Specifically, the SfMNPV is sensitive to UV radiation, where inactivation takes place after 15 minutes of exposure to direct UV light (Mondragón et al., 2007). Addition of optical brighteners such as Tinopal or Calcofluor M2R to SfMNPV formulations provided photo-protection (Mondragón et al., 2007). However, the incorporation of optical brighteners (chemical) to biopesticides products is not well accepted due to negative effects of some of them over growth on maize plants. This effect was demonstrated by Martínez et al., (2009), who evaluated the effects of two types of optical brighteners on maize growth after once a week application during four weeks. Both compounds significantly affected the growth of maize plants, increased the percentage of crop reflectance. The microencapsulation technique used in this work protected the OBs from degradation caused by UV irradiation, as was previously demonstrated used the same coating polymer by Villamizar et al., (2010) and Camacho et al., (2015). Original activity remaining of formulated viruses was superior to 95% after 6 hours of exposure, while unformulated SfCOL and SfCOL-A showed 50% and 87% inactivation, respectively. Higher inactivation obtained with the genotype SfCOL-A suggests that the mixture of genotypes present in the wild type isolate provided more resistance to environmental conditions such as sun radiation, maximizing the likelihood of transmission.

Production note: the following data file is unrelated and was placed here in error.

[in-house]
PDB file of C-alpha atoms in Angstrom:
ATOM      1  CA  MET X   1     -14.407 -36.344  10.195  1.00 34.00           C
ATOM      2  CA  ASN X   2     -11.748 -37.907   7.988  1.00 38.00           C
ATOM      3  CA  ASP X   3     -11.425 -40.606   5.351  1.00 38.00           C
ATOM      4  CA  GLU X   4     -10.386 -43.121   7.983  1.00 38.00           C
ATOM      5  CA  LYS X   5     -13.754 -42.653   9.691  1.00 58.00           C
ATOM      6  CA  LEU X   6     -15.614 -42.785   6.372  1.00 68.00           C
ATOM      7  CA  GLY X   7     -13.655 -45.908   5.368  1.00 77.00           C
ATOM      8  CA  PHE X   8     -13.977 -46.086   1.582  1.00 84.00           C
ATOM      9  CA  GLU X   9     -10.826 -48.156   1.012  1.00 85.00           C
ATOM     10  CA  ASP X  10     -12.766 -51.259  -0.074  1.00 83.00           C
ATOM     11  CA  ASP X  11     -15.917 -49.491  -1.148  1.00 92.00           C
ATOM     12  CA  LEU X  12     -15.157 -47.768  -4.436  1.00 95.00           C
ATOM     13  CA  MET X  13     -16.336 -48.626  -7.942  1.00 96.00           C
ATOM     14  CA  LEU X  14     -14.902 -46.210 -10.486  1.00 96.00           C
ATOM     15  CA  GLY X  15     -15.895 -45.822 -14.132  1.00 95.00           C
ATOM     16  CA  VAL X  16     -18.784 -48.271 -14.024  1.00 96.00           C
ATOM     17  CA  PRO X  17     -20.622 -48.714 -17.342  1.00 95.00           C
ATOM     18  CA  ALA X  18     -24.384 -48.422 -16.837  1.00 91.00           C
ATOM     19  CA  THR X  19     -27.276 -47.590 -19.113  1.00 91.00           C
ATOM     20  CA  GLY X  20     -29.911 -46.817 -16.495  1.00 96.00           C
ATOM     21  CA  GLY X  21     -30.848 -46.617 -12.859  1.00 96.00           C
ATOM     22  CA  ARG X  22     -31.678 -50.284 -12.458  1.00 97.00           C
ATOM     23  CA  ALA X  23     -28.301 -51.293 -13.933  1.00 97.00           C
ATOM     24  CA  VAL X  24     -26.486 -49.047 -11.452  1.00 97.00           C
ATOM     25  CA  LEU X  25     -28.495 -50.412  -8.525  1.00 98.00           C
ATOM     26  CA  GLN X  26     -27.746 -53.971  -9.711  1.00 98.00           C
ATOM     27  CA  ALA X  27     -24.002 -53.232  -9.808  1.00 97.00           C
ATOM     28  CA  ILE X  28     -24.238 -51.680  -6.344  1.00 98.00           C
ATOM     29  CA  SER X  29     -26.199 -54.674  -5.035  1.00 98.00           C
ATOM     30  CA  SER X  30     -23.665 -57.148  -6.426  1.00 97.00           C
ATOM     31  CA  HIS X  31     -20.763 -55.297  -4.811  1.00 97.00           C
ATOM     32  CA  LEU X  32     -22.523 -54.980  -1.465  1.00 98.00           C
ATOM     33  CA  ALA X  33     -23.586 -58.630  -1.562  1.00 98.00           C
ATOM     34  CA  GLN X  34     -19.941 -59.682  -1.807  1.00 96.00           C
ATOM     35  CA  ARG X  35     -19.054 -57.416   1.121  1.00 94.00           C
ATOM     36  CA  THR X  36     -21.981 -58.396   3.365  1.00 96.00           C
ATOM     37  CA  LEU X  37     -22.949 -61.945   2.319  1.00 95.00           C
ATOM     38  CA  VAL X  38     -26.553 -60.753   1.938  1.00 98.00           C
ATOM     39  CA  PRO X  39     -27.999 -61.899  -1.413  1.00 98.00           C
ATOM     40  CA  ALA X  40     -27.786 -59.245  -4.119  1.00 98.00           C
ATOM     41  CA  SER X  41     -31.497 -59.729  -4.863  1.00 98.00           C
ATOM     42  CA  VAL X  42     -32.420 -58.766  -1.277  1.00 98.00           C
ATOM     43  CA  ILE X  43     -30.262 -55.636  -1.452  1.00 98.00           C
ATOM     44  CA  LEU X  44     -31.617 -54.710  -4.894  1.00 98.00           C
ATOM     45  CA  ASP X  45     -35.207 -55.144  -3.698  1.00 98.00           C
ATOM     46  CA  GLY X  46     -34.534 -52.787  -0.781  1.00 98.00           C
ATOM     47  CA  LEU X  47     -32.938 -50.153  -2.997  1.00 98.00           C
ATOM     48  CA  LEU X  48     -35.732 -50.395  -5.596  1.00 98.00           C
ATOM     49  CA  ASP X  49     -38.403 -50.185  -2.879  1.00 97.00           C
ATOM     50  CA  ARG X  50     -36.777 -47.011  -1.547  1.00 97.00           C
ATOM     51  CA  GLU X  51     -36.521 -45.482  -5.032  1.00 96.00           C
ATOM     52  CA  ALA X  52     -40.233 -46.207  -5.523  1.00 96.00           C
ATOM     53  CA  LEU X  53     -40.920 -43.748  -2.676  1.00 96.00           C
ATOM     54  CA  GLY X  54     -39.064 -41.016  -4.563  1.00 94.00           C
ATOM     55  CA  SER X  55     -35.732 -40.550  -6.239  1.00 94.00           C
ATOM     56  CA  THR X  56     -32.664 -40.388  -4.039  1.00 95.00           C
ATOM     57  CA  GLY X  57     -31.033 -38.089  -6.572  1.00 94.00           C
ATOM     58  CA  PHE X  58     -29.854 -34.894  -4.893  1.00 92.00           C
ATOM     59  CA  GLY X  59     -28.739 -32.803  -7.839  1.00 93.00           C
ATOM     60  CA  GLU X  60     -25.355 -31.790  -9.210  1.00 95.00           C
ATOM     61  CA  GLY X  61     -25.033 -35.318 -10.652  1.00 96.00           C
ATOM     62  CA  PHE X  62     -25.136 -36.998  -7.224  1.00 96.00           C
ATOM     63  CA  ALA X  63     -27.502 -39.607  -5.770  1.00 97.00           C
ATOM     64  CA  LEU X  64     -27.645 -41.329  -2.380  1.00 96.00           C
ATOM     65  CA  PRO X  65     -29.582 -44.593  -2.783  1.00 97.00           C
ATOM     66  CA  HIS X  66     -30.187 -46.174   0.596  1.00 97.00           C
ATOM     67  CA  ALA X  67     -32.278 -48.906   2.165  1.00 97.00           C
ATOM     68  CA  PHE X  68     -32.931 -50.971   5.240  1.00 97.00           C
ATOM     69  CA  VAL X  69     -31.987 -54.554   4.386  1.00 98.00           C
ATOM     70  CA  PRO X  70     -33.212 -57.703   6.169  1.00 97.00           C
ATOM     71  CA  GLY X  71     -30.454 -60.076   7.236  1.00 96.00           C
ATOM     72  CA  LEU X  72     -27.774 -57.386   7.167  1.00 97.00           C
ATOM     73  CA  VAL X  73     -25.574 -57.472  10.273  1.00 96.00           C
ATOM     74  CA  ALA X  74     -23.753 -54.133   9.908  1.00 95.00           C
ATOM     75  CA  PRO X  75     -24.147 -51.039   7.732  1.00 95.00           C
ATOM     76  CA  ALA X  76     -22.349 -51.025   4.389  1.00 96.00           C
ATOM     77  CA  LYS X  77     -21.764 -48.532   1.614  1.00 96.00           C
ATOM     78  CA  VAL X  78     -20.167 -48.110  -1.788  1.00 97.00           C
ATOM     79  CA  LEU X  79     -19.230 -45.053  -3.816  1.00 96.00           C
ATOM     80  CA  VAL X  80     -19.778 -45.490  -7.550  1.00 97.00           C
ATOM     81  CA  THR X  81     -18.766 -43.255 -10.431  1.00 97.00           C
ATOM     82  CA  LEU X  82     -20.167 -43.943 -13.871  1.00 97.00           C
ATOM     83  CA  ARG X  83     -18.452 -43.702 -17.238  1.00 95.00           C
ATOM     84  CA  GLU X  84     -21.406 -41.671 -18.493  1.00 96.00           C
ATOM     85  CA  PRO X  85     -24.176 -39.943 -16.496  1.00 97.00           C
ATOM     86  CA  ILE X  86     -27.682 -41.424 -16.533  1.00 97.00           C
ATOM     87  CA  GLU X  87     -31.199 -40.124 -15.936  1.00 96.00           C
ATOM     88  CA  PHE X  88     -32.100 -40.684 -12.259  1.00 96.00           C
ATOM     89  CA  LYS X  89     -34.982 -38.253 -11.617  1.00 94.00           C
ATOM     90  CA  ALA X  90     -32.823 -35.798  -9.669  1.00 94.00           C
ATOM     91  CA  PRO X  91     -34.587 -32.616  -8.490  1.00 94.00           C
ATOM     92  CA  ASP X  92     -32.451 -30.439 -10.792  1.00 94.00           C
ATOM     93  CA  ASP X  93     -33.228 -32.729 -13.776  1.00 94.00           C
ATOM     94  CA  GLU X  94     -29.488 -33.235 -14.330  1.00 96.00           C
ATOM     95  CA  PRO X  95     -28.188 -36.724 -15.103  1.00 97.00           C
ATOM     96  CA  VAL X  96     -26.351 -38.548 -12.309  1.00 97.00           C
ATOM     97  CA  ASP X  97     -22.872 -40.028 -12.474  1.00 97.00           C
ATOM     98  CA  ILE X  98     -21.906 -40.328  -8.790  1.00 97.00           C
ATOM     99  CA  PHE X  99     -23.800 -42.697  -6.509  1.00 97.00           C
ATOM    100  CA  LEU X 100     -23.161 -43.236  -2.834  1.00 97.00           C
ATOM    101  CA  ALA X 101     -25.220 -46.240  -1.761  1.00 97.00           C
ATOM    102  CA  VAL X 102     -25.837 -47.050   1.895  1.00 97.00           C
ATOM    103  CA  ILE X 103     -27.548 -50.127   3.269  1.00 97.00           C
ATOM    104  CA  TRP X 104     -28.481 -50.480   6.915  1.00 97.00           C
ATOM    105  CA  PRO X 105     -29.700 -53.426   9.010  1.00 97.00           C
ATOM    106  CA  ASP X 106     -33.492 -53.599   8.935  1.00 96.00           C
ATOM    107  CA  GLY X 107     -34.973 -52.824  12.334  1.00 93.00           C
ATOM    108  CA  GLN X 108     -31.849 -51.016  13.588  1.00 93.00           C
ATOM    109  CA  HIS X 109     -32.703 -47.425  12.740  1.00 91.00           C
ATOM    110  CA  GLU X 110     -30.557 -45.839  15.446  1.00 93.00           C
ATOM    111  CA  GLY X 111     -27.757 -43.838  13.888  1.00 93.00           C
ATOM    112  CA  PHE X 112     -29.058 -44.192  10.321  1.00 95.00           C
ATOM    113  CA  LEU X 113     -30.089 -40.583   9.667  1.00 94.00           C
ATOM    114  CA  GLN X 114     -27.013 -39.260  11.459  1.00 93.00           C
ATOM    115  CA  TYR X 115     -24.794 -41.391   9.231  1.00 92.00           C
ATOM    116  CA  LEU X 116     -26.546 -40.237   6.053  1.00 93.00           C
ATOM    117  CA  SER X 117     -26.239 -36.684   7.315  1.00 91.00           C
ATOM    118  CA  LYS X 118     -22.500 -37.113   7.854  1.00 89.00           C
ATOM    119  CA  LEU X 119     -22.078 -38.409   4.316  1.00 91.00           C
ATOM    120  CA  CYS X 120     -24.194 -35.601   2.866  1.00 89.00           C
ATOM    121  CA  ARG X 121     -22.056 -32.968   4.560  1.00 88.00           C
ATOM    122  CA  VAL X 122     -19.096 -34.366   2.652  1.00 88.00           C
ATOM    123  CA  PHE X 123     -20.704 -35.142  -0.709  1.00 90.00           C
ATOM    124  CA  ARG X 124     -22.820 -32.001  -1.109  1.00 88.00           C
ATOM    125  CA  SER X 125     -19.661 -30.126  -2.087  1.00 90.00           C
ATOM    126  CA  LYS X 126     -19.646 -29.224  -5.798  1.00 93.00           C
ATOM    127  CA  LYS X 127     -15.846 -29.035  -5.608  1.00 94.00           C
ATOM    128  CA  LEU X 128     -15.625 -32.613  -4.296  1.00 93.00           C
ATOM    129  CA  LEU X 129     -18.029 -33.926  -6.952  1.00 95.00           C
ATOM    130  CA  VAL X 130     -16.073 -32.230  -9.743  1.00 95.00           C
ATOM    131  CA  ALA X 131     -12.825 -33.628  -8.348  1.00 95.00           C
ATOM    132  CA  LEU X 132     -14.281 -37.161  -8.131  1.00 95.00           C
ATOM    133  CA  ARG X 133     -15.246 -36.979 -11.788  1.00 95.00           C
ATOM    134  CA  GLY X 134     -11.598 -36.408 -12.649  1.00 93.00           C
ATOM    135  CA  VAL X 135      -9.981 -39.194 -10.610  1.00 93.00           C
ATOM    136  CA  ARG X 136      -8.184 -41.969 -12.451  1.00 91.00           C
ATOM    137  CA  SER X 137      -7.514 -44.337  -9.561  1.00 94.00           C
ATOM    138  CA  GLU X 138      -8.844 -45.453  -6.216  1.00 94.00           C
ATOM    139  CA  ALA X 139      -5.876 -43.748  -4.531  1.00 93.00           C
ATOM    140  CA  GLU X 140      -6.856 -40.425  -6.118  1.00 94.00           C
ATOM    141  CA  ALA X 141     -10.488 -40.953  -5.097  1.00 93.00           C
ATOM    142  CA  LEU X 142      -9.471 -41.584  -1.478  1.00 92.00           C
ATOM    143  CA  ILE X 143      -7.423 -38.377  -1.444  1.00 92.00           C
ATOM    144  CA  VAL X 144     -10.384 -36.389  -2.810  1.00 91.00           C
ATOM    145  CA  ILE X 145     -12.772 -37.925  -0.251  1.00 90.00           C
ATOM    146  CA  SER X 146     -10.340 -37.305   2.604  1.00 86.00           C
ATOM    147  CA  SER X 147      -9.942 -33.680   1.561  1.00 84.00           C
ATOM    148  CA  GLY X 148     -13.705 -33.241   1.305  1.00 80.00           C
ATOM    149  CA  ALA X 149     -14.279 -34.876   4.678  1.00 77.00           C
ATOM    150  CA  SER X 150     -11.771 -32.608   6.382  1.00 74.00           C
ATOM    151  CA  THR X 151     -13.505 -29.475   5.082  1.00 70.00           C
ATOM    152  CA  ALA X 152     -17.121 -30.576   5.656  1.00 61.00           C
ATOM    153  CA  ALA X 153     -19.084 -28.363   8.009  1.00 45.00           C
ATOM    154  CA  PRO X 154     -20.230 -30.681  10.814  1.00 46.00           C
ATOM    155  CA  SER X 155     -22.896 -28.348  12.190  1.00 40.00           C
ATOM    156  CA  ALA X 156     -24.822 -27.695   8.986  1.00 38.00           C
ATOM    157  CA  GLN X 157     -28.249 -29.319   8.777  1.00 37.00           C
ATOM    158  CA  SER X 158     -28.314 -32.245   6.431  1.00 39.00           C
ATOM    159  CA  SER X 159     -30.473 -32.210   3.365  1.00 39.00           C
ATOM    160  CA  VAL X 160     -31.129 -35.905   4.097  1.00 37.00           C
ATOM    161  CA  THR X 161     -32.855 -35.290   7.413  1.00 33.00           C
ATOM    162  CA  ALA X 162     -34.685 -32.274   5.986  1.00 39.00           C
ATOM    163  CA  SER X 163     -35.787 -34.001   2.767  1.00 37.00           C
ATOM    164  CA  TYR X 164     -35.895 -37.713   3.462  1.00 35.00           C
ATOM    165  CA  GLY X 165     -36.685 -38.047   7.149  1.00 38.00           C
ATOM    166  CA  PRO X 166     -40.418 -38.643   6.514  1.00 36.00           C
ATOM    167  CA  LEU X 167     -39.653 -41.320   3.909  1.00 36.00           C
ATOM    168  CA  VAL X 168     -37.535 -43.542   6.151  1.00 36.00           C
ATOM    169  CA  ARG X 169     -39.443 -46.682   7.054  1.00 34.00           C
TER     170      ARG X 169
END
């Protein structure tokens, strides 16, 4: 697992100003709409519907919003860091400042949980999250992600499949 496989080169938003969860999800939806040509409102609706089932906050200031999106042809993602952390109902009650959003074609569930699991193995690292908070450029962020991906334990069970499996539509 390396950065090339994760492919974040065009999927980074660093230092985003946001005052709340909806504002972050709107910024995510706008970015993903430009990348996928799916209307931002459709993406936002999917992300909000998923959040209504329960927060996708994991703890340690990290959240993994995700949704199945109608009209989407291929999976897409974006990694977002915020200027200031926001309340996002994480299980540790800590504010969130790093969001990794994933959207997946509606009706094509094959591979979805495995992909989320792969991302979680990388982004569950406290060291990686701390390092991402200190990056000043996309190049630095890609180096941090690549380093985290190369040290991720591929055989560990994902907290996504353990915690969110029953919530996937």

Greenhouse assays were performed to refine the conditions to be used in field trials. The efficacies of both SfCOL and SfCOL-A formulations were similar to chemical treatment (lufenuron) commonly used to control S. frugiperda. Additionally, the SfCOL-A unformulated suspension was able to reach the efficacy of the formulated product due to its high pathogenicity. However the unformulated SfCOL exhibited an efficacy lower than 60%, making formulation necessary to optimize the insecticidal activity of this isolate. No differences were found in mortality percentage between larvae collected at 48 and 96 hours in all the treatments, indicating that acquisition of deadly dose occurred before 48 hours, which agrees with previous studies that conclude that the first 48 hours of feeding are crucial in viral acquisition. Moreover, it has been indicated that insects acquire infection during the first 6 h following the application (Lasa et al., 2007).